Tag Archives: psychological thriller

It Comes At Night (2017)

9 Jun

Hot off the heels from his directorial debut Krisha, Trey Edward Shults again uses the camera as his psychological tool to pry open and dismantle the collective psyche of a family in chaos, this time with a horror-centric approach.

It Comes At Night is a psychological thriller set somewhere in a remote post-apocalyptic North America. A fatal disease has spread so fast that the core pillars of society have collapsed, triggering Paul (Joel Edgerton) to place his family on lockdown in a secluded cabin some 50 miles or so away from the nearest city center. It’s here they learn to be self-reliant, living day by day completely off the grid and away from any other survivors. Soon, Paul crosses paths with Will (Chris Abbott), another survivor who might be willing to trade some of his food in exchange for a truck-ride back to his family.  Paranoia abounds.

If it wasn’t already clear from the title, it becomes obvious from the first few minutes of the opening scene that things are going to get dark (both figuratively and literally).  Shults has a real talent for avoiding first act exposition and slowly revealing details about this world bit by bit.  Instead, the director focuses his energy creating tension out of the smallest moments with help from the cinematographer Drew Daniels;  a lingering slow zoom through an empty hallway becomes absolutely horrifying in the hands of these two. The entirety of the film takes place either inside Paul’s cabin or the woods directly adjacent to it, creating a claustrophobic quality that increases in tension along with the rising emotional status of our characters. It Comes At Night isn’t a film that is concerned with what anyone does or says so much as it is with what is going on in the mental spaces between the characters.  This type of film would not work if it wasn’t for the acting strength of everyone involved, and fortunately the supporting cast of Riley Keough, Carmen Ejogo, and Kelvin Harrison Jr. create a palatable unease within their performances.  It’s remarkable how much genuine suspense can be milked from It Comes At Night’s slim narrative; the spooks are few and far between, but the emotional payoffs this film brings to the table are the powerful kind that stick in your gut after the credits roll.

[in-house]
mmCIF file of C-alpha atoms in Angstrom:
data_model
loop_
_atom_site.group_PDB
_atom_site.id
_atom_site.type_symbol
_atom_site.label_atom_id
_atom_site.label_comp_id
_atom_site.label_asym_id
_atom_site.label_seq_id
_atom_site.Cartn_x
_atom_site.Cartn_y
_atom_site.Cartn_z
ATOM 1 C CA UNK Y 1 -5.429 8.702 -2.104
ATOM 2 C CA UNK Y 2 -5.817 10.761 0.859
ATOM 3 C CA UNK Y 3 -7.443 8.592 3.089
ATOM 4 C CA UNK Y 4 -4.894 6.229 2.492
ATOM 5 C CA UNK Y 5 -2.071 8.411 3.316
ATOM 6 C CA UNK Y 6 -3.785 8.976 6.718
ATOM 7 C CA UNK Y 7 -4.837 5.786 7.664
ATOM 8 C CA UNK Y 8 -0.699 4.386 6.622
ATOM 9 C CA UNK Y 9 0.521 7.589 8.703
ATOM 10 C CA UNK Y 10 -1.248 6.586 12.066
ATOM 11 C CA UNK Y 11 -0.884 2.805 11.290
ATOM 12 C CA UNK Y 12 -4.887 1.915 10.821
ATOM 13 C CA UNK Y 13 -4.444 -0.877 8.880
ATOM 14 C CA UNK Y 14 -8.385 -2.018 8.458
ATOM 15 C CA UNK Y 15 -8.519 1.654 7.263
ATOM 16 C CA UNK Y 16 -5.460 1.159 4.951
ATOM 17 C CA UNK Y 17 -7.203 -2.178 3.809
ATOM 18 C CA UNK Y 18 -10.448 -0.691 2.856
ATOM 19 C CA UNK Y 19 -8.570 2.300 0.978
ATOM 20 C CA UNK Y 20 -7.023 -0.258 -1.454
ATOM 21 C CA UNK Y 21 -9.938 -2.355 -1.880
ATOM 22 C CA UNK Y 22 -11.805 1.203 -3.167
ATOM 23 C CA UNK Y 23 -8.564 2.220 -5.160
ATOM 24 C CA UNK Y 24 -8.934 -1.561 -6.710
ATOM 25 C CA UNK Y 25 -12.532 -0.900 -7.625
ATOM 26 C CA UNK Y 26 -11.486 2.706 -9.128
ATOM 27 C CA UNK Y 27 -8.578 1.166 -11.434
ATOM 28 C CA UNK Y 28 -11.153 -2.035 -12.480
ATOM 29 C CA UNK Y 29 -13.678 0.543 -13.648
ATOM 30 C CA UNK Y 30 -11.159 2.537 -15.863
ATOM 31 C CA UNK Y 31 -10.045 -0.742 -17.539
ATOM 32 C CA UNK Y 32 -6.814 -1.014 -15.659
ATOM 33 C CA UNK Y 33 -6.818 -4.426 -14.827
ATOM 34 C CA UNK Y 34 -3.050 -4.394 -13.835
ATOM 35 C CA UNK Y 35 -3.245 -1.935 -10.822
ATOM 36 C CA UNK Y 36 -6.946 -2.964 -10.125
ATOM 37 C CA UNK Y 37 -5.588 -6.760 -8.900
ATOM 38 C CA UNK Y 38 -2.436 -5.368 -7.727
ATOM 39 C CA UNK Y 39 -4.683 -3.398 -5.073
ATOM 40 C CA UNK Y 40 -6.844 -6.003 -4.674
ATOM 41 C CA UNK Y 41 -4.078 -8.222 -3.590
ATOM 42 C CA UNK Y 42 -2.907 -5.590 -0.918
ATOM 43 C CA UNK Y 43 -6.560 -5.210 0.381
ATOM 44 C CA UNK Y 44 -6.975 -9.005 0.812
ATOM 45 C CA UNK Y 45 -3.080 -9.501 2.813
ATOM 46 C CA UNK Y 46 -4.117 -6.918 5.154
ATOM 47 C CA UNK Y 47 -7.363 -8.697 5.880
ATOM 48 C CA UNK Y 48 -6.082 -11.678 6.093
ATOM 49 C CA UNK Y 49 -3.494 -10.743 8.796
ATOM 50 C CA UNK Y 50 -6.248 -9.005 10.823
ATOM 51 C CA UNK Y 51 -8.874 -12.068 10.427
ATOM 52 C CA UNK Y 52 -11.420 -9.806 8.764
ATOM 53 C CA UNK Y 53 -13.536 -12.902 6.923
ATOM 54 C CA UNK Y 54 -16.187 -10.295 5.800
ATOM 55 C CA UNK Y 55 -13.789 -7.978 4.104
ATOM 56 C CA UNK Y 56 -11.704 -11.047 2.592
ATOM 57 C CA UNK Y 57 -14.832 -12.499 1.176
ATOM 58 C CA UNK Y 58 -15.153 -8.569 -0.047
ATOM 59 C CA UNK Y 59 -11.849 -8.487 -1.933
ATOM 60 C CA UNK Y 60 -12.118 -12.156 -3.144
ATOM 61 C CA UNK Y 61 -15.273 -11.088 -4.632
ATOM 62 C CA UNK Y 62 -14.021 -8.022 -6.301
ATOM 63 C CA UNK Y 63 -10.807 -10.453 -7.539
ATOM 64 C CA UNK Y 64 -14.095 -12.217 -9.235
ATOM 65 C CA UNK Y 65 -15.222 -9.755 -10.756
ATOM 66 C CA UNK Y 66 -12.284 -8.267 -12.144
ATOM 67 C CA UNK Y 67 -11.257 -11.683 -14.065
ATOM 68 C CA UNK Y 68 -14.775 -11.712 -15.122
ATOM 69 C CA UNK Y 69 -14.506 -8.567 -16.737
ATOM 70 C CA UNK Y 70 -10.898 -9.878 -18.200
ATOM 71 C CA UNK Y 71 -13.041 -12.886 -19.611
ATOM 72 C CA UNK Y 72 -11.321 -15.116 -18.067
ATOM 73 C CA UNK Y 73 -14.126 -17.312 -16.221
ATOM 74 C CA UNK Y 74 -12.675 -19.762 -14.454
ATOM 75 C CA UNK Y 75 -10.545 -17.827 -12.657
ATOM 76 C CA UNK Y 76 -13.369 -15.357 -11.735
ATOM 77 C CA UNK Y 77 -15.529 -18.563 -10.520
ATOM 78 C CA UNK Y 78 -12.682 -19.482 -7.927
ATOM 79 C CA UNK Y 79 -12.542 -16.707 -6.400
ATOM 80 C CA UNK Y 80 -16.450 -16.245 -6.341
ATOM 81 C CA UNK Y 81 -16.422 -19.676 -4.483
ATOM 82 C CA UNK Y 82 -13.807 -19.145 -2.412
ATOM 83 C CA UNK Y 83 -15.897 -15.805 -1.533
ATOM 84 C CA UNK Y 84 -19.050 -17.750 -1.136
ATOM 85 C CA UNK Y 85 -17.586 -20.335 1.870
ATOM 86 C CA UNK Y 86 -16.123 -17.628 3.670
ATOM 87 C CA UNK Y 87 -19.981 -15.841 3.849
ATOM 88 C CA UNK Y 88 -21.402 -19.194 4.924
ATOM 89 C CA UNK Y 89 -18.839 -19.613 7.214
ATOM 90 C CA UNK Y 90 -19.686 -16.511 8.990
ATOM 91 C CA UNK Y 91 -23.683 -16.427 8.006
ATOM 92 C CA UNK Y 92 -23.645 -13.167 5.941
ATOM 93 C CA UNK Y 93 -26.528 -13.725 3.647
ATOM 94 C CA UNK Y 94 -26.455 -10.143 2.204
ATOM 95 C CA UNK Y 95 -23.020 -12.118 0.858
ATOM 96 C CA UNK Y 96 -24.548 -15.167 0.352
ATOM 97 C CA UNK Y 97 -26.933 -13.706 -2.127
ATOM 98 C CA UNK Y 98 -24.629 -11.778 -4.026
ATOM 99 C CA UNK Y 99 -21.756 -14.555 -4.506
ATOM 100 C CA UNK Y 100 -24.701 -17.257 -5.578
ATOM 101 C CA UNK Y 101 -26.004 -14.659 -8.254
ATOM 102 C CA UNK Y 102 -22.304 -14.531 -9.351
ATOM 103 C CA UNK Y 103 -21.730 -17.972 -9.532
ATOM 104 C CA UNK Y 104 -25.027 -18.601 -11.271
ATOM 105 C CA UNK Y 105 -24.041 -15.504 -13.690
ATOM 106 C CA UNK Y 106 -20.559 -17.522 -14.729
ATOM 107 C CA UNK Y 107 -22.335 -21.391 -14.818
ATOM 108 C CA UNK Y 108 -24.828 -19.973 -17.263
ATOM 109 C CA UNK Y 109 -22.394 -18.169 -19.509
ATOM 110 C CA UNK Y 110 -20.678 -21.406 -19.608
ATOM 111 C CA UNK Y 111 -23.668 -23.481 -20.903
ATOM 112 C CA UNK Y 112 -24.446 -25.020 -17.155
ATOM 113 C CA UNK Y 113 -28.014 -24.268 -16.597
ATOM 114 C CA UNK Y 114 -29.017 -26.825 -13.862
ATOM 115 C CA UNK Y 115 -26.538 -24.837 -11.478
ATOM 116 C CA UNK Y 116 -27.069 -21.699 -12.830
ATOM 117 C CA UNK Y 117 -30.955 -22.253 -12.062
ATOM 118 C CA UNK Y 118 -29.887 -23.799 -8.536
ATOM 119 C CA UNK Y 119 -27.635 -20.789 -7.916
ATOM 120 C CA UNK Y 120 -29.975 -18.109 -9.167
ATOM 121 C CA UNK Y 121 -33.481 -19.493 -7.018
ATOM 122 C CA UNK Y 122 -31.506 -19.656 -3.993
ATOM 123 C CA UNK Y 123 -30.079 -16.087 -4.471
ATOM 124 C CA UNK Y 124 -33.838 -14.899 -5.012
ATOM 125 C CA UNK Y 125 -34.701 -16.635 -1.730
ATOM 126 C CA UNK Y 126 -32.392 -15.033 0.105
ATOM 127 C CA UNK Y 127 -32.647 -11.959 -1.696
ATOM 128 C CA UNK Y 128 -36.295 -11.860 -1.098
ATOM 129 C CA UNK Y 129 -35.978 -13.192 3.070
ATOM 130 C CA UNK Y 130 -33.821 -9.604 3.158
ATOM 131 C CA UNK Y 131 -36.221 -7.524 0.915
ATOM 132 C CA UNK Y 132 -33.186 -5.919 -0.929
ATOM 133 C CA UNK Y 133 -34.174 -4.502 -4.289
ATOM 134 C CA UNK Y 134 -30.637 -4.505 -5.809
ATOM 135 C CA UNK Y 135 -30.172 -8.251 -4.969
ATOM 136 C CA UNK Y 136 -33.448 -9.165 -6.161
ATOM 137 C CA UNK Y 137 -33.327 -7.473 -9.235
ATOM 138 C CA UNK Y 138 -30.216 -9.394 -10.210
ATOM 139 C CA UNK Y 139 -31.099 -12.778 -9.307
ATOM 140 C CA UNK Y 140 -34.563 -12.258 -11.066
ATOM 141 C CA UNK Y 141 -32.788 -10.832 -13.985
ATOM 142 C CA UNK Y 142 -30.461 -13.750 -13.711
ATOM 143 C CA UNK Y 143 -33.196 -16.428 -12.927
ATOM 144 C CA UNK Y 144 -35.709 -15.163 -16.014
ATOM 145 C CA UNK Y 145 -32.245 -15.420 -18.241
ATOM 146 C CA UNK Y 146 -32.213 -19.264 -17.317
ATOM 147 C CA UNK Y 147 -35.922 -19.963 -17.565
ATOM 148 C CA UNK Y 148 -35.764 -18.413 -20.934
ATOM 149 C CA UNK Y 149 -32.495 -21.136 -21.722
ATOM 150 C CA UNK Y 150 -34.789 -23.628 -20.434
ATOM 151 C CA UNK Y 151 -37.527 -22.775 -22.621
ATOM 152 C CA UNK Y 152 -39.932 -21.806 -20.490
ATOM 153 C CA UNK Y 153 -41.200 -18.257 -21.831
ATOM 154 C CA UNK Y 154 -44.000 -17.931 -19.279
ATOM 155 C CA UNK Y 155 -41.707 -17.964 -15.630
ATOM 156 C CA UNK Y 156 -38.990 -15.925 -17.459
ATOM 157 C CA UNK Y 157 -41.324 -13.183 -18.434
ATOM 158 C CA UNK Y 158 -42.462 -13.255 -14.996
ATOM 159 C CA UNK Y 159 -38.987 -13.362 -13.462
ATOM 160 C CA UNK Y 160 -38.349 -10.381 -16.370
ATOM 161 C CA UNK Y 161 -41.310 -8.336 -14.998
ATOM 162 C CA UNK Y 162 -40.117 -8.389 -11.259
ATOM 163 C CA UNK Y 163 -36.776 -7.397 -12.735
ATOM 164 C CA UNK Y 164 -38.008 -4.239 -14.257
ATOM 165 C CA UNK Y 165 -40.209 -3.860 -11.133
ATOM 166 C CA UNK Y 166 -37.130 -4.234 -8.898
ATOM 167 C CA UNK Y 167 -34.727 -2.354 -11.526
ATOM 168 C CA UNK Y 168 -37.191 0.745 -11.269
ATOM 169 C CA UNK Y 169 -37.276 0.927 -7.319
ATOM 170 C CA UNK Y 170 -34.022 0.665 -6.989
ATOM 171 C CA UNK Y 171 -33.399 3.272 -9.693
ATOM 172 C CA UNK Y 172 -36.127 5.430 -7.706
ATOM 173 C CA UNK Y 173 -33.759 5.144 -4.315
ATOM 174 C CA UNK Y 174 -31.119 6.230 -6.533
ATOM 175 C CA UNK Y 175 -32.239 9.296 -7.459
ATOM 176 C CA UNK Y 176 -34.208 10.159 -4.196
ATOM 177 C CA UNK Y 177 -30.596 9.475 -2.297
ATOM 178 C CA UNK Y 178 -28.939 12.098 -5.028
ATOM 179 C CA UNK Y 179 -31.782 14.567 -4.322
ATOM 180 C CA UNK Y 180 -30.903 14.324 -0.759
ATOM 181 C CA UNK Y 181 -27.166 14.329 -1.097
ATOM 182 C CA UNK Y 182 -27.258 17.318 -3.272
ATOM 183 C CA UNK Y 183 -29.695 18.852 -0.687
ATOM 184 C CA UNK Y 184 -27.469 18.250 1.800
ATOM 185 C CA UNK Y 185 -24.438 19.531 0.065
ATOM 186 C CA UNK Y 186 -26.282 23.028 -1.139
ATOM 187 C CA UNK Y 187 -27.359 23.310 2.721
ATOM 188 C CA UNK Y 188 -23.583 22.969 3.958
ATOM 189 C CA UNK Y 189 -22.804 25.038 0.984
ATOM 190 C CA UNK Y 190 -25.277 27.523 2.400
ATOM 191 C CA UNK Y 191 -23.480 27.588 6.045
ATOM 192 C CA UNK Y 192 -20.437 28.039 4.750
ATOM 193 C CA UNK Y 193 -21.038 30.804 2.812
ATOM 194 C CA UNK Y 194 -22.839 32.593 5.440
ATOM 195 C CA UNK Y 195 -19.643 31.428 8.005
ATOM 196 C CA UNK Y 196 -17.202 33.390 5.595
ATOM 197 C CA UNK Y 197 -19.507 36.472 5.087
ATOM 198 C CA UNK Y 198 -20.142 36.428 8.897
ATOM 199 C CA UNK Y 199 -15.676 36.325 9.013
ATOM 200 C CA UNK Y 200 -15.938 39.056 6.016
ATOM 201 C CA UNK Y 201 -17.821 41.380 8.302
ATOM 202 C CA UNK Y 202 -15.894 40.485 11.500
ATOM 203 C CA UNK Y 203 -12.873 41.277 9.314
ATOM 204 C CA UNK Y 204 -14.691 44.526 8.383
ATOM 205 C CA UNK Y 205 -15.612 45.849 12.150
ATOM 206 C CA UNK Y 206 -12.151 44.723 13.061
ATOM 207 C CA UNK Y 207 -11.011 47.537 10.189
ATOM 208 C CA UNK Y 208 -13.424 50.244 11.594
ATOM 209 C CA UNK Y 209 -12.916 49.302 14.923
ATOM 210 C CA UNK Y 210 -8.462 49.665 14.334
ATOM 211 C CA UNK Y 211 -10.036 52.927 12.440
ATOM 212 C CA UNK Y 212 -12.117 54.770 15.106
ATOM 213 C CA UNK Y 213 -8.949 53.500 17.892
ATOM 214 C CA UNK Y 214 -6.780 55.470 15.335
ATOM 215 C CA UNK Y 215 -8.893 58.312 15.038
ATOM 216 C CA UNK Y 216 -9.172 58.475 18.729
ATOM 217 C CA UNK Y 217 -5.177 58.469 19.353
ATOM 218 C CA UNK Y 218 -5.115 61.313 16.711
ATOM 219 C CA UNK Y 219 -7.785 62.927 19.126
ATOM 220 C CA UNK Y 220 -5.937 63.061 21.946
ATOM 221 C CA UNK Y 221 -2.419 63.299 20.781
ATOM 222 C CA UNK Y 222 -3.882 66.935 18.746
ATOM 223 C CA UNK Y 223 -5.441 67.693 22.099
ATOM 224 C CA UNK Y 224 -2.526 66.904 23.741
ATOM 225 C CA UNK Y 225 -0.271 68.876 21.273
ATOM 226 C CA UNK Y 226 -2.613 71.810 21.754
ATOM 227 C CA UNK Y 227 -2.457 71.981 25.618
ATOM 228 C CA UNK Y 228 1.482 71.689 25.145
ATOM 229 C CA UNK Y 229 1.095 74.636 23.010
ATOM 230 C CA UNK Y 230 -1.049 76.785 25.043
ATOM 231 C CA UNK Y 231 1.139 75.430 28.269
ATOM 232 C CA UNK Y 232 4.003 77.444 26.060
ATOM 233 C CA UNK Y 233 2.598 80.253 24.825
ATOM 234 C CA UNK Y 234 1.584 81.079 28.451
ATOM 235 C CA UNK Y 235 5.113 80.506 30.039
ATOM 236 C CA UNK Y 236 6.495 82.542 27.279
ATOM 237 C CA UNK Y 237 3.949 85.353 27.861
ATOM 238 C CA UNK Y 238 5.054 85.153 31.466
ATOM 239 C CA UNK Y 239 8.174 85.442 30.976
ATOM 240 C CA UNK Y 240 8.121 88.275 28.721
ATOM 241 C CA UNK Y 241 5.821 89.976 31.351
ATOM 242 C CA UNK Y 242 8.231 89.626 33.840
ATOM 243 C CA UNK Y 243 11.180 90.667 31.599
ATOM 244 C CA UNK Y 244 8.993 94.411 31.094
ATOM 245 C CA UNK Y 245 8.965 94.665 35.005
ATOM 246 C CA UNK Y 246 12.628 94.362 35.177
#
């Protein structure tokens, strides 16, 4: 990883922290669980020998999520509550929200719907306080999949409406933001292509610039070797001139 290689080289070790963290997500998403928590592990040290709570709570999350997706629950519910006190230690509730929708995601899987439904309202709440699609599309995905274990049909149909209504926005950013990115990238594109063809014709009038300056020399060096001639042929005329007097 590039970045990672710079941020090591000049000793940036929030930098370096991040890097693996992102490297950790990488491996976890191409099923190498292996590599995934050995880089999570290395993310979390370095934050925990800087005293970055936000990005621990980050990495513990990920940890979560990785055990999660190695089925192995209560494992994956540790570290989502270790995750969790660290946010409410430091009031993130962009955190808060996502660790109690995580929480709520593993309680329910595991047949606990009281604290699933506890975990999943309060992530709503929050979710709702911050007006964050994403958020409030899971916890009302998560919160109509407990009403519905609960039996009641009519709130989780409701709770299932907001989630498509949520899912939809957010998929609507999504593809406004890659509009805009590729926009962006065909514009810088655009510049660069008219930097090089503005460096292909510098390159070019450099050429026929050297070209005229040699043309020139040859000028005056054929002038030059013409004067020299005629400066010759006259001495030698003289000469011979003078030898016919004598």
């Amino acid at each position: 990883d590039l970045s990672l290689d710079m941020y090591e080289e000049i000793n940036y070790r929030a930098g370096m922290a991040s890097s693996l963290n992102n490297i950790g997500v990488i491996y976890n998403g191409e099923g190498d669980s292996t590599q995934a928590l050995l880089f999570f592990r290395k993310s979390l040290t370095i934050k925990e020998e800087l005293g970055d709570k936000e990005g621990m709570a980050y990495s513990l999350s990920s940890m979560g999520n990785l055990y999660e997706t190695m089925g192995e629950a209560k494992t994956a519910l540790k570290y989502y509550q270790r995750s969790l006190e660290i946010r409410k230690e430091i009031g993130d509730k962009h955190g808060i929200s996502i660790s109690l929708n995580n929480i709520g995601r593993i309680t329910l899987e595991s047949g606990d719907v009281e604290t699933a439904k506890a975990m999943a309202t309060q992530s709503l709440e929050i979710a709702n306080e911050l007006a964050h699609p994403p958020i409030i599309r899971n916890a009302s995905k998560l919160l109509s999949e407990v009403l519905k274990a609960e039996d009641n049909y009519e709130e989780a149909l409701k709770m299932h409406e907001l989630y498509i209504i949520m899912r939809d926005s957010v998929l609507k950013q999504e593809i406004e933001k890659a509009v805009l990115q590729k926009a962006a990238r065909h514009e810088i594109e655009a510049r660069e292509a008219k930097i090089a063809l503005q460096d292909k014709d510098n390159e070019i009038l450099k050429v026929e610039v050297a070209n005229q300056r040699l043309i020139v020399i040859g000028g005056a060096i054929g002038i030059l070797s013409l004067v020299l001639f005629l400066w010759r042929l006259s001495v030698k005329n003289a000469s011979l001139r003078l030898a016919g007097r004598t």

Bottom Line: Confident direction and a refusal for all things explained make It Comes At Night an essential and thrilling piece of psychologically provocative cinema. 

Rating: 8/10 

Film recipe:  Prisoners + Children of Men + The Road

Goodnight Mommy (2015)

11 Sep

It’s been the quite the year to be a horror movie fan. From fear-inducing breakout indies like It Follows to horror-comedies like What We Do In The Shadows, to upcoming releases from horror veteran directors like M. Night Shyamalan or Guillermo Del Toro, it seems like we have entered into some new genre reconnaissance. Sure, there will always be the thoughtless franchise sequel or reboot looking to make a quick  cash grab (I’m looking you, Poltergeist), but one look at A24’s new trailer for The Witch shows there is still original quality material to get scared for.

And the trend is spreading outside of North America too. In fact, many of the decade’s best genre films have come from different places in the Middle East,  South Asia or Europe. The new German psychological thriller Goodnight Mommy from directors Severin Fiala and Veronika Franz fits into the latter camp. Taking its cues from European neo-realist directors like Lars Von Trier and Michael HanekeGoodnight Mommy tells the story of a mystery surrounding a particular dysfunctional family consisting of The Mother (Susanne Wuest) and her twin sons Elias and Lukas (played by real-life twins Elias and Lukas Schwarz). The trio are isolated in a massive, upper class home nestled deep in the German countryside. It’s unclear at first exactly what has happened to this family; we do know the mother’s face appears to have been replaced by a gruesome medical bandage after an operation, and the two boys have some sort of terrifying preoccupation with collecting cockroaches…

The performances from the young twins, though mostly silent, are hauntingly genuine and give the film a launching pad to explore the dynamics of three characters forced to share the same physical and psychological spaces. Slowly and quietly, the film transforms into a walking daytime nightmare – the living, breathing, kind of a nightmare you can not wake from. The end results are raw, disturbing and authentically scary.

A tight slowburn, the film is expertly paced to reveal only the smallest pieces of information when the audience needs it. Goodnight Mommy relies heavily on atmosphere and tone, which Fiala and Franz have crafted to a fine degree. It’s enough to discourage viewers accustomed to constant jump scares and gore, but Goodnight Mommy is too sophisticated for its own good, much so that when the violence does arrive, it is extremely unsettling.

Bottom Line: While its slower pace might not be for everyone, Goodnight Mommy is a quiet but satisfying artistic examination of loneliness and fear with enough depth and emotion to make second viewings an absolute necessity.

Rating: 8/10

Film Recipie: Vic + Flo Saw A Bear (2013) + Dogtooth (2009) + Michael Haneke